No. 150 March Term, 1979, Appeal from the judgment of sentence entered by the Court of Common Pleas of Adams County, Pennsylvania, to No. CC-397-78.
Kenneth L. Rotz, Assistant Public Defender, Gettysburg, for appellant.
Robert Teeter, Assistant District Attorney, Gettysburg, for Commonwealth, appellee.
Cercone, President Judge, and Watkins and Montgomery, JJ. Cercone, President Judge, concurs in the result.
[ 287 Pa. Super. Page 222]
This is an appeal from the Court of Common Pleas of Adams County and involves defendant's appeal from a judgment of sentence entered against him after he was convicted by a jury of making terroristic threats in violation of 18 Pa.C.S.A. 2706. The defendant claims, inter alia, that the statute setting forth the offense is unconstitutionally vague and infringes upon his right to free speech.
Viewed in the light most favorable to the verdict winner, the facts of the case establish that: On June 25, 1978, the defendant went to the home of Francis Hartlaub, the defendant's mother resides in the Hartlaub household. After his mother asked him to leave, the defendant said, "I came here to get one thing accomplished and I ain't gonna leave until I get it accomplished". He also stated, "I'm gonna go in and get the mother fucker", and "I'm gonna kill him before the night is over".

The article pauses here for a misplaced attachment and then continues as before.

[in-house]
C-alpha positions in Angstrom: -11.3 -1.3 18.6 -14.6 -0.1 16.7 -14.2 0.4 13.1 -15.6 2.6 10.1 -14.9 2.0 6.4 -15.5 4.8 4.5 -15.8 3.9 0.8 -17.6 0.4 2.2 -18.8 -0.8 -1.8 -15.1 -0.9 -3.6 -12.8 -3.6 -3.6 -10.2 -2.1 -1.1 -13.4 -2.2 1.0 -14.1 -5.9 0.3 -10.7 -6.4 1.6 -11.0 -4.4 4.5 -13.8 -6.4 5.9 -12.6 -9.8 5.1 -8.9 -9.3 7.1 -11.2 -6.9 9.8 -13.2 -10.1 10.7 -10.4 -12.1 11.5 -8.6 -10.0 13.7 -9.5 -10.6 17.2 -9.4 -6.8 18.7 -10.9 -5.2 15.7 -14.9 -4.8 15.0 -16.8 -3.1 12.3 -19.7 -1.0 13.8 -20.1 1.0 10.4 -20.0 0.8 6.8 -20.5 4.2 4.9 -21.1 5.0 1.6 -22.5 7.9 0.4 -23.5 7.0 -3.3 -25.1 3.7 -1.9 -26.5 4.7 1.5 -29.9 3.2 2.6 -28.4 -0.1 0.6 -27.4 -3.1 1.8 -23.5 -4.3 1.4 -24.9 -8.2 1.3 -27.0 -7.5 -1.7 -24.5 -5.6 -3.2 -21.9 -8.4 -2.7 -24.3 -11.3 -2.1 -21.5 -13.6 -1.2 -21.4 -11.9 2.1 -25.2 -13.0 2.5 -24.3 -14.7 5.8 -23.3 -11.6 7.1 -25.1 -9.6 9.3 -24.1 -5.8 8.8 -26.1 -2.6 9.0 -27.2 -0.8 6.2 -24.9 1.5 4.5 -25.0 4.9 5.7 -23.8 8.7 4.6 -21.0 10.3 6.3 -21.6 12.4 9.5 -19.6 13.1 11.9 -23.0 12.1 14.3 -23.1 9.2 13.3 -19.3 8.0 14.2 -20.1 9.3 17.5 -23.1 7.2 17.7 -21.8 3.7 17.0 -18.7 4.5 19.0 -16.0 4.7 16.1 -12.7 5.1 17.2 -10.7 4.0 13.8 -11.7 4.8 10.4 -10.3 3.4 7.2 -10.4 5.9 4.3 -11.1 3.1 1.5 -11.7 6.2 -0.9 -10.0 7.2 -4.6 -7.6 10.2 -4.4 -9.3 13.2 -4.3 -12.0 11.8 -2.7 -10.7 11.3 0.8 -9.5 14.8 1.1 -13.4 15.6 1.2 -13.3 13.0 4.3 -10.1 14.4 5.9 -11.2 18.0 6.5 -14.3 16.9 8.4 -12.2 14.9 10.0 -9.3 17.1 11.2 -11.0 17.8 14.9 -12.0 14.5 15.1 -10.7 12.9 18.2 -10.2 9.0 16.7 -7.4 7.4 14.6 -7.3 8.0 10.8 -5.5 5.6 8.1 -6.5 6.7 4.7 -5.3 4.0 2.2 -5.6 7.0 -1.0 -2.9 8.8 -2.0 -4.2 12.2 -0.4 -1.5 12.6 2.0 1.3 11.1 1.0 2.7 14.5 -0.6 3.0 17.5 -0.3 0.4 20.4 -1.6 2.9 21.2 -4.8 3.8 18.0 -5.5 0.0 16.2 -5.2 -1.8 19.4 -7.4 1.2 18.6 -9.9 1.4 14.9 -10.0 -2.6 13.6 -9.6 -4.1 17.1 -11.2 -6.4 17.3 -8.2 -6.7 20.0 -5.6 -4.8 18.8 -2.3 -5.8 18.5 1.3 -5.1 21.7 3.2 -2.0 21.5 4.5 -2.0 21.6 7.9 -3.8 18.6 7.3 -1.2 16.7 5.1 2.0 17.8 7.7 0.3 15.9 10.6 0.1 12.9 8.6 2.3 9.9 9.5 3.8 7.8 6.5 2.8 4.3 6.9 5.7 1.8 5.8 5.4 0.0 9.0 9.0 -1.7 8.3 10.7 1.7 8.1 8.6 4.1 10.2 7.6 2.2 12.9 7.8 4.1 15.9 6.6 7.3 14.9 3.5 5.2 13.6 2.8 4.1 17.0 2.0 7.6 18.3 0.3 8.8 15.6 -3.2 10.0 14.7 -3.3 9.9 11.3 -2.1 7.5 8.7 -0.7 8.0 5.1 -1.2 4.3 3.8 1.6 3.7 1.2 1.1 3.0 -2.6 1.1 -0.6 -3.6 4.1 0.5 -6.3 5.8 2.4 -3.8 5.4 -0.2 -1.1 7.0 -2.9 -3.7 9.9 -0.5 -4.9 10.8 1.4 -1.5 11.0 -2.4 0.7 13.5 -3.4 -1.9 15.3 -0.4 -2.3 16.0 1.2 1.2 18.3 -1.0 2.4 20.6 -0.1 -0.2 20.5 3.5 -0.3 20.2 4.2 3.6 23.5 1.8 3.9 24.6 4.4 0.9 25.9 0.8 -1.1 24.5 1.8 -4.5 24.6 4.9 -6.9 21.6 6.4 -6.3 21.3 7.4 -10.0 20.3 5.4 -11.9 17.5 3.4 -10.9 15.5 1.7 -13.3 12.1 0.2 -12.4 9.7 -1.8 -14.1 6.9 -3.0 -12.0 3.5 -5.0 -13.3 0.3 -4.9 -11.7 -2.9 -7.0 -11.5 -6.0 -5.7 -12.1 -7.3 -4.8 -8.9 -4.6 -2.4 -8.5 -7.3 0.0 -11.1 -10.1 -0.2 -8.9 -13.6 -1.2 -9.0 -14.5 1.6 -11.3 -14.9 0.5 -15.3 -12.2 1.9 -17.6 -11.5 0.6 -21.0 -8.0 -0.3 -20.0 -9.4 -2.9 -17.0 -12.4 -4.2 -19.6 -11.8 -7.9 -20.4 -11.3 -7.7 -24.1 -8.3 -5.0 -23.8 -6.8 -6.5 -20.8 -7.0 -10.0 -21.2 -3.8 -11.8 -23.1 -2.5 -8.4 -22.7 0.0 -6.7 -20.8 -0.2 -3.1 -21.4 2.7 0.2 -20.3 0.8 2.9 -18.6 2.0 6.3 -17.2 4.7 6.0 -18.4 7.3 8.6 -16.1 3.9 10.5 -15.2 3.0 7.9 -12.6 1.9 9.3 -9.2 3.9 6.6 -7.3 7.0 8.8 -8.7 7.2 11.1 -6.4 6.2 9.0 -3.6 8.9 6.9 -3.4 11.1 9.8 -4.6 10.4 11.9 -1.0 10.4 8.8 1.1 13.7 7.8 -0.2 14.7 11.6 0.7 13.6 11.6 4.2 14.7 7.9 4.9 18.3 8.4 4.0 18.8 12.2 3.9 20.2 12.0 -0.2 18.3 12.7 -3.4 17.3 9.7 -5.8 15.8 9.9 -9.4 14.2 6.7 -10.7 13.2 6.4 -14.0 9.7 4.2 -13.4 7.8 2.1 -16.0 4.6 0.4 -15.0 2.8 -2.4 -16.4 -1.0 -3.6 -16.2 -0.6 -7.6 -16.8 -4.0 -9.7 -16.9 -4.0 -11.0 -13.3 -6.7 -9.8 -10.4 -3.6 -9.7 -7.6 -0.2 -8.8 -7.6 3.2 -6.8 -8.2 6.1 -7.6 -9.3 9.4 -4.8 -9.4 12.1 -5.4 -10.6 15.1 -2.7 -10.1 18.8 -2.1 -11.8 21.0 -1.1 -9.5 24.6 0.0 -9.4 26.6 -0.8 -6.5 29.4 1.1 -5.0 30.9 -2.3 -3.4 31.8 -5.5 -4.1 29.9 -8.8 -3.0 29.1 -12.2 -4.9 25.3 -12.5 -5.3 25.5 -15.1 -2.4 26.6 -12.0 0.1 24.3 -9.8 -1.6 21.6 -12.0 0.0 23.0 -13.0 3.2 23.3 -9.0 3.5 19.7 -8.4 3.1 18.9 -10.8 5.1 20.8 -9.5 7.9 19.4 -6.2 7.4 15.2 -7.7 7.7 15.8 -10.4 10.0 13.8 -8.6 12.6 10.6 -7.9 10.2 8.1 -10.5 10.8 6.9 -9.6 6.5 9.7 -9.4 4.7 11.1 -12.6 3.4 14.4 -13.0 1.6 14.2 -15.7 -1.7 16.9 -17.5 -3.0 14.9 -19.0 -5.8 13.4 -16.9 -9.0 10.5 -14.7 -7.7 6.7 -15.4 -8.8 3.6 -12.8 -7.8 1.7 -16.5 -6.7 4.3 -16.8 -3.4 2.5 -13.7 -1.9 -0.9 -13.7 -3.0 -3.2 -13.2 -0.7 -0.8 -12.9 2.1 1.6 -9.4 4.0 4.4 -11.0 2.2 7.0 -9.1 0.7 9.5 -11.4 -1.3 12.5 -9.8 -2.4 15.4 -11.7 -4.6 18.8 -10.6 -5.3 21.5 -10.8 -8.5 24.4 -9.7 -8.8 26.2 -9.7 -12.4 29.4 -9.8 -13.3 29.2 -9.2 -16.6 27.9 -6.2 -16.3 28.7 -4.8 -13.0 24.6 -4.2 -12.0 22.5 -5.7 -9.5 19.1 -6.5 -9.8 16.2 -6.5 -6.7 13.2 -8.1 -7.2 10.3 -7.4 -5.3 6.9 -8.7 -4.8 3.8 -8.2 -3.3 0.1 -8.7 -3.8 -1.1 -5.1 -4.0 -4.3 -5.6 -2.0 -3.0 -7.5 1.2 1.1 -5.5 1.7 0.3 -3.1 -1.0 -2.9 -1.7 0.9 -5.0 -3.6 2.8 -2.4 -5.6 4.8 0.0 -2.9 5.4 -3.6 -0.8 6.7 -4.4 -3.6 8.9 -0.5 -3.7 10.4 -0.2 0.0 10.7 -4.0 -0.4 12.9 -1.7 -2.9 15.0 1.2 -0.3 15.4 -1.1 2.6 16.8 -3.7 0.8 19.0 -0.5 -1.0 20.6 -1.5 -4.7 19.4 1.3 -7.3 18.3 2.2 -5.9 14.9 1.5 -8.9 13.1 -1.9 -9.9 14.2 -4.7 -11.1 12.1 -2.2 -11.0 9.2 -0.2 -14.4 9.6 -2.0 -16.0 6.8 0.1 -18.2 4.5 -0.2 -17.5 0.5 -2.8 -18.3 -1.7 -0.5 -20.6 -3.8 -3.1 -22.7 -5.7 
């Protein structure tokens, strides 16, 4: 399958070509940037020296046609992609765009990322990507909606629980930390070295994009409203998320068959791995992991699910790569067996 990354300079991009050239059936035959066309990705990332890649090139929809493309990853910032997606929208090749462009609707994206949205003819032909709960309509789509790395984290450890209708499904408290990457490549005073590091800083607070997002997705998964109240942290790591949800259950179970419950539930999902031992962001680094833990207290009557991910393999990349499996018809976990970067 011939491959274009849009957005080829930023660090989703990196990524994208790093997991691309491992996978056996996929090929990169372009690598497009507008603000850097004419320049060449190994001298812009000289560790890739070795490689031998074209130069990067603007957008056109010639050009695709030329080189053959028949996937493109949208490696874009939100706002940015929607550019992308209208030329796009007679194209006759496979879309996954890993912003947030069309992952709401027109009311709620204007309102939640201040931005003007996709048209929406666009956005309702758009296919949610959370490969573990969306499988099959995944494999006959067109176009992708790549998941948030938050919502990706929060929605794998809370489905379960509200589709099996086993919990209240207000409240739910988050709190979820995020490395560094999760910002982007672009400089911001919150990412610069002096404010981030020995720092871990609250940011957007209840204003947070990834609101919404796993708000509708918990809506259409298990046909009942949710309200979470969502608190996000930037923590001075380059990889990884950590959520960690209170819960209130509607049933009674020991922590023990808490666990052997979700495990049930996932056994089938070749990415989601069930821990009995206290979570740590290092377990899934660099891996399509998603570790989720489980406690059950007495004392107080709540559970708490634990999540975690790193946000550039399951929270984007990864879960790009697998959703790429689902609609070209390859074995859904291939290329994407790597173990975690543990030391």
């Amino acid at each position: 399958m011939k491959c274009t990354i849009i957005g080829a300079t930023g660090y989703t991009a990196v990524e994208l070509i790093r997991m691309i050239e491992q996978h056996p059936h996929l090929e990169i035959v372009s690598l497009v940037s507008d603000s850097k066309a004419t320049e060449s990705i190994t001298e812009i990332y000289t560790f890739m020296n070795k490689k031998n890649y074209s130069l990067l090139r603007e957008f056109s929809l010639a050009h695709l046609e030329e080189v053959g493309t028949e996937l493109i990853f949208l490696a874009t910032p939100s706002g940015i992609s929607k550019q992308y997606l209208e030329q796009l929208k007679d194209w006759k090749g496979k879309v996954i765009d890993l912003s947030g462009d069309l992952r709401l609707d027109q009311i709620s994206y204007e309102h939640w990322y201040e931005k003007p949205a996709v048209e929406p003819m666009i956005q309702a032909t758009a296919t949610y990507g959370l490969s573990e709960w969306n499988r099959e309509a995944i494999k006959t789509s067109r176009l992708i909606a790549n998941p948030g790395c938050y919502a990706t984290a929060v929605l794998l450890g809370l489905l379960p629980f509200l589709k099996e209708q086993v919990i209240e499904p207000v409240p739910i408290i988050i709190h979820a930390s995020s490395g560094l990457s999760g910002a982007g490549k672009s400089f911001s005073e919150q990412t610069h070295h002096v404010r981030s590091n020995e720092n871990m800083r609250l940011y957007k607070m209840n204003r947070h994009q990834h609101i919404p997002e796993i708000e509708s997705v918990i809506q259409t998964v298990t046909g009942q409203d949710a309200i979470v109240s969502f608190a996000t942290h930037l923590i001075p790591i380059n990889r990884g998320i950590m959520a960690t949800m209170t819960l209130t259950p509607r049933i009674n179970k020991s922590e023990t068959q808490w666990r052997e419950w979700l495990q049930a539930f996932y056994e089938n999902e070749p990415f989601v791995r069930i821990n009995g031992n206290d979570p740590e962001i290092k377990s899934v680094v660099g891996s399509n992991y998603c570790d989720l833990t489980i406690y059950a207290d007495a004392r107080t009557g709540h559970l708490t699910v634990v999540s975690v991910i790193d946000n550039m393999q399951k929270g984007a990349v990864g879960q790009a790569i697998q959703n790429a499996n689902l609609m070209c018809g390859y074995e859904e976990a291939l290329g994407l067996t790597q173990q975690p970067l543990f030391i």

After entering the house the defendant got hit with a club after threatening to kill Hartlaub. Upon leaving he stated, "I'll be back. I'm going to get you, you, mother fucker. I'm going to blow your brains out".
The statute of which the defendant was convicted of violating provides as follows:
"2706. Terroristic threats
A person is guilty of a misdemeanor of the first degree if he threatens to commit any crime of violence with intent to terrorize another or to cause evacuation of a building, place of assembly, or facility of public transportation, or otherwise to cause serious public inconvenience, or in reckless disregard of the risk of causing such terror or inconvenience.
1972, Dec. 6, P.L. /--, No. 334, 1, eff. June 6, 1973."
The defendant claims that the statute is unconstitutionally vague citing Commonwealth v. Howell, 1 D & C 3rd 644 (1976) in support of his contention. That case held that the statute is so vague and indefinite so as to render it ...